87.  Encourages the Member States to ensure opportunities to develop key competences in order to maintain and acquire skills paying special attention to basic skills, STEAM disciplines, language competencies, entrepreneurship skills, digital competences, creativity, critical thinking and teamwork; encourages the Commission and the Member States to facilitate the use of the EU Key Competences Framework in all educational settings and to enable its application to formal, non-formal, and informal learning, thus maximising its potential as a crucial tool for lifelong learning;

88.  Encourages the Member States to raise public awareness of lifelong learning and to integrate a gender perspective in developing relevant policies and programmes, with a particular focus on women with lower levels of education, in both urban and rural areas, in order to provide them with upskilling opportunities;

89.  Supports the increased EU benchmark for participation in lifelong learning; calls, in this regard, on the Commission to propose best practices recommendations with a view to achieving this ambitious goal; encourages stronger emphasis on lifelong learning at all levels of education; stresses, in this context, the role of HEIs in the realisation of a lifelong learning strategy, the education of professionally active people, the development of competences and the formation of a learning culture for people of all ages and different backgrounds;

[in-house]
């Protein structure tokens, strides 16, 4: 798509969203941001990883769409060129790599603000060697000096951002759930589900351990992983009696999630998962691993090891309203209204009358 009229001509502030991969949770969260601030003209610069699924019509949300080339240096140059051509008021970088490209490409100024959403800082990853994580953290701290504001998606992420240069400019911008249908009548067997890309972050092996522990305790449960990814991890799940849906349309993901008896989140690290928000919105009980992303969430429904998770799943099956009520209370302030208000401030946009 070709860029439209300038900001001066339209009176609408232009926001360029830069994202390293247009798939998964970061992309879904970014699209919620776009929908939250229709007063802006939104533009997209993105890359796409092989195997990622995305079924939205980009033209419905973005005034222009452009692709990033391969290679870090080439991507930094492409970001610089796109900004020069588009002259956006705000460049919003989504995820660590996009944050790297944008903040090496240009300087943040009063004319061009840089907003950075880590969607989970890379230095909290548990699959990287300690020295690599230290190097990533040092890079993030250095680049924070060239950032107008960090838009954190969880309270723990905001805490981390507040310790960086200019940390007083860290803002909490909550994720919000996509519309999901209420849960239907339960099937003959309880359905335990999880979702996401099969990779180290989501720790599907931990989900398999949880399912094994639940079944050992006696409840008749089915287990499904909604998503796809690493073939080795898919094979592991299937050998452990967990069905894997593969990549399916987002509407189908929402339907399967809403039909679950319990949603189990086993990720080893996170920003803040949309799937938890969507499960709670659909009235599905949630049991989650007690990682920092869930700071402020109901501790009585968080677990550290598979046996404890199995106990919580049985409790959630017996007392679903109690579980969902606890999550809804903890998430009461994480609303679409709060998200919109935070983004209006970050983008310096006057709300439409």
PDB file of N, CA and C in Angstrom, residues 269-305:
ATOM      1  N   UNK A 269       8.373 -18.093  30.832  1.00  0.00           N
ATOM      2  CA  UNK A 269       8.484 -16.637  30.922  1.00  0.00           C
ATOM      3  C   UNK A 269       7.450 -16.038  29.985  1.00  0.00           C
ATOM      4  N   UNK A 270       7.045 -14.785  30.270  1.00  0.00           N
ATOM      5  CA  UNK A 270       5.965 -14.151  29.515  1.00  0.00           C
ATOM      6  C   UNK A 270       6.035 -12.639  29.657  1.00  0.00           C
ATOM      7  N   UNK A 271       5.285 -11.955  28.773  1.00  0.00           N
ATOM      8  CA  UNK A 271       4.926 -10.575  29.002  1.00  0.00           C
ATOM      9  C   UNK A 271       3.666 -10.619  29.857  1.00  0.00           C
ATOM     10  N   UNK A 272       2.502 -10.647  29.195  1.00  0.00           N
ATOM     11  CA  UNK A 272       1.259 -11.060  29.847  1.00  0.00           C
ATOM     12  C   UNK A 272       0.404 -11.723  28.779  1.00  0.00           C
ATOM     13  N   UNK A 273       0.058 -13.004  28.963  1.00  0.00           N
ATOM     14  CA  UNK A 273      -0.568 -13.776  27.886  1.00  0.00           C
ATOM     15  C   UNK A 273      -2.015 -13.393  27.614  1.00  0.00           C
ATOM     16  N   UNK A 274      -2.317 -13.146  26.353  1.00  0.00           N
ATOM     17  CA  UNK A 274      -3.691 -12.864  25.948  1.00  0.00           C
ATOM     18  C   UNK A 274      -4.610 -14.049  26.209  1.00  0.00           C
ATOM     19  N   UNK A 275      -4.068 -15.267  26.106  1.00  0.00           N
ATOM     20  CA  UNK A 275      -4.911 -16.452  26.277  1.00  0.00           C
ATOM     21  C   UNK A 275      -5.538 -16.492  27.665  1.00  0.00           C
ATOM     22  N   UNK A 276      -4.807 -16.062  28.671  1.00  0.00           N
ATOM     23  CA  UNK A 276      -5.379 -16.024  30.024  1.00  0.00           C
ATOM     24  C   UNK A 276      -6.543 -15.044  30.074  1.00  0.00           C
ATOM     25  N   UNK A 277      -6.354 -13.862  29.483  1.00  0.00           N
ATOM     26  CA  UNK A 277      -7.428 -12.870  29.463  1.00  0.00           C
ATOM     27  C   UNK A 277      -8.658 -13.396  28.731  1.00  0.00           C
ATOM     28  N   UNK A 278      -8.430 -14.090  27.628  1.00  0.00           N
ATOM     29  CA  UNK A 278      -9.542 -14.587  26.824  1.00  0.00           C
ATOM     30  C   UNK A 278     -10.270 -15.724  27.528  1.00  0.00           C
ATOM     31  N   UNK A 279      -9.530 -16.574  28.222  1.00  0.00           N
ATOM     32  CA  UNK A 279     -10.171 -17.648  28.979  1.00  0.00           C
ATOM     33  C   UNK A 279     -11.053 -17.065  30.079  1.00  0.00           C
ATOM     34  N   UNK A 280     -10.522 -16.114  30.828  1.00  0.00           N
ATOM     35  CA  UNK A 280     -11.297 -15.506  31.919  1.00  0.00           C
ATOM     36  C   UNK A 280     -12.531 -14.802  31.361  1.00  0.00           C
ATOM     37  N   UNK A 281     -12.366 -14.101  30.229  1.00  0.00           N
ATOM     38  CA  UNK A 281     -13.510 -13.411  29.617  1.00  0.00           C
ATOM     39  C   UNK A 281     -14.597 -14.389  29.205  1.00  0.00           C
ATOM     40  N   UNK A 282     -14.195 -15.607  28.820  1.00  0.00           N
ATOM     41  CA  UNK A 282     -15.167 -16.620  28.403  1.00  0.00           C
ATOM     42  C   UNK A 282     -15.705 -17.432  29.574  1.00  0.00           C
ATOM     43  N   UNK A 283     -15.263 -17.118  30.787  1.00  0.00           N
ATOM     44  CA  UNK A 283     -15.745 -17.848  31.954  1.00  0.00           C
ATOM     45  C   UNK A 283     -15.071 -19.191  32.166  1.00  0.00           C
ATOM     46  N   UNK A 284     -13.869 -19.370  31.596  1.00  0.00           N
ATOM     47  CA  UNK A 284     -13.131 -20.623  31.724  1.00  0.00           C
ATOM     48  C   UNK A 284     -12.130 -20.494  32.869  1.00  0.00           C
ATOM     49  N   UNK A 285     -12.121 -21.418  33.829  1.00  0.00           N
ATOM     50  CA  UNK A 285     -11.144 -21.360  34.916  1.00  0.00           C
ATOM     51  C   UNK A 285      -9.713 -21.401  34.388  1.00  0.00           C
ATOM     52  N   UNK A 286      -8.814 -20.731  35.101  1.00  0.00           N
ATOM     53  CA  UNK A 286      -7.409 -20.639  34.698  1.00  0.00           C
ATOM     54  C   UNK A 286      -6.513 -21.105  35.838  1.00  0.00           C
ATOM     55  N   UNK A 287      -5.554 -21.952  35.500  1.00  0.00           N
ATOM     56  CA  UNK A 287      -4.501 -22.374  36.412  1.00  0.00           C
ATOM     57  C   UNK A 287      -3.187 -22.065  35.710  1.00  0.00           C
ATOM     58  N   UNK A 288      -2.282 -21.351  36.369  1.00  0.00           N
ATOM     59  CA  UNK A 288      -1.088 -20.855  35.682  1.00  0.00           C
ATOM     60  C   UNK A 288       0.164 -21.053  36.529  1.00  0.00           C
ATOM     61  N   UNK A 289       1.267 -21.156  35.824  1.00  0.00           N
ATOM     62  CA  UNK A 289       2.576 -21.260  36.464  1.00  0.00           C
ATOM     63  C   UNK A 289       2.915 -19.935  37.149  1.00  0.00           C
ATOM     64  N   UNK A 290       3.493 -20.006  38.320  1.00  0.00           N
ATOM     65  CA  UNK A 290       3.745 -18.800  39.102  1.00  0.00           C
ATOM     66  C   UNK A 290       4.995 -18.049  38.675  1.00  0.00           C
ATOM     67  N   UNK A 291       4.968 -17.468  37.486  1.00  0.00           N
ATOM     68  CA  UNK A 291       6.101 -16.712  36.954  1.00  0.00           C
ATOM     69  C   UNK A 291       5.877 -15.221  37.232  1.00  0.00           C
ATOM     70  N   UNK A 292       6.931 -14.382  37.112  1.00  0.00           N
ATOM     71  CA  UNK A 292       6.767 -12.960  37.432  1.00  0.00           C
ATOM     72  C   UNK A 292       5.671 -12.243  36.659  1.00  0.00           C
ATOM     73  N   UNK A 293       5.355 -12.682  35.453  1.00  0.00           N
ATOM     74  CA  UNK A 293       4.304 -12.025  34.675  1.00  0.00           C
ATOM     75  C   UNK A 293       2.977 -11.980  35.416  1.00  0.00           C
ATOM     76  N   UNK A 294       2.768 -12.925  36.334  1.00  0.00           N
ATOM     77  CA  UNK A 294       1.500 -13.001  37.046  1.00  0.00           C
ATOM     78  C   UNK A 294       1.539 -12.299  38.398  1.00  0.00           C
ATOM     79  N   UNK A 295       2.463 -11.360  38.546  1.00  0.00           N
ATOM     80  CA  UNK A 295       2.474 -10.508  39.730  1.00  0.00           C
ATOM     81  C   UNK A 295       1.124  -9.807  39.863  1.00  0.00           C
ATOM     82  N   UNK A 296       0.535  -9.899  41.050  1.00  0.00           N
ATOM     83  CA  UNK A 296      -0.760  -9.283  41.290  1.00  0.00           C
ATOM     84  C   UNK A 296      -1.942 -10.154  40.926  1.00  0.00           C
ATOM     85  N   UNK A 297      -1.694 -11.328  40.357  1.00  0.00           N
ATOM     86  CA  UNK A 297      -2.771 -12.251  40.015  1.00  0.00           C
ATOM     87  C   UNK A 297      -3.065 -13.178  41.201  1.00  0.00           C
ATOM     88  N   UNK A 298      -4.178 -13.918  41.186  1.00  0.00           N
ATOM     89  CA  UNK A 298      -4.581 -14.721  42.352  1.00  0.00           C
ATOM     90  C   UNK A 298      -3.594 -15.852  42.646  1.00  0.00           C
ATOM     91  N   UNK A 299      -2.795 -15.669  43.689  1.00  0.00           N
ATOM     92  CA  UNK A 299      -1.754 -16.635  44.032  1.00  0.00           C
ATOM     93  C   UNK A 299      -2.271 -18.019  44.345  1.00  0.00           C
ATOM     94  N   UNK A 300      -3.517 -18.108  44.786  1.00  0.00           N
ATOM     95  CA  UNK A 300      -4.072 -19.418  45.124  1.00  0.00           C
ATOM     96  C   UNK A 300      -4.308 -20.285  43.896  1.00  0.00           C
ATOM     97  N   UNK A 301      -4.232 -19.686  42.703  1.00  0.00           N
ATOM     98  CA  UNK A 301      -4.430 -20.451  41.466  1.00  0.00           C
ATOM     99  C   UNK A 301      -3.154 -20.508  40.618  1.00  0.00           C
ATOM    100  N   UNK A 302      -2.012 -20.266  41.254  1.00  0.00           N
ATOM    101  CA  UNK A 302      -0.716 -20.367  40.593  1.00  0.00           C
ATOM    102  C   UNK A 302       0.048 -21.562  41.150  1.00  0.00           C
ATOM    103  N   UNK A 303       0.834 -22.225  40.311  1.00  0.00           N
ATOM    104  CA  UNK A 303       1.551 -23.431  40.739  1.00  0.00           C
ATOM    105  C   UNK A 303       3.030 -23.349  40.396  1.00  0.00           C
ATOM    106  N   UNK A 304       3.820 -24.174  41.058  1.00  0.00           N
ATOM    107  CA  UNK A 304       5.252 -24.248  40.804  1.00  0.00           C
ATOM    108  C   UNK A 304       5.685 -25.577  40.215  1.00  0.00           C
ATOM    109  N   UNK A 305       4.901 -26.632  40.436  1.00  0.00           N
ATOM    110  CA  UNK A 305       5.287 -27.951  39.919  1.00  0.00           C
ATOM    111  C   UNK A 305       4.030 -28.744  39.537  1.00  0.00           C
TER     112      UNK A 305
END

90.  Encourages the Commission to support the Member States in developing, promoting and reinforcing training and educational programmes facilitating adult learning, and their active inclusion in the education system; recalls that adult learning and education should provide a variety of learning pathways and flexible learning opportunities, including support for people in managing their lifelong learning pathways, second chance programmes for people who have never been to school, early school leavers and school dropouts; calls on the Commission to implement commitments such as the Skills Guarantee stipulated in the EU New Skills Agenda, and to act to improve the employment opportunities of low-skilled adults in the EU;

91.  Calls on the Member States to develop intergenerational projects to facilitate understanding of the challenges elderly people face as well as providing opportunities for them to share their skills, knowledge and experience;

92.  Encourages the development of synergies and collaborations between formal, non-formal and informal education; welcomes the progress made in the last few years towards the implementation of the Council recommendation on the validation of non-formal and informal learning by 2018; calls, however, on the Member States to continue beyond 2018 with their efforts to further enhance the implementation of those recommendations, and to establish relevant legal frameworks and create comprehensive validation strategies in order to enable validation; highlights that the recognition of informal and non-formal learning, including through free online courses, is central to the idea of opening up education to the more disadvantaged;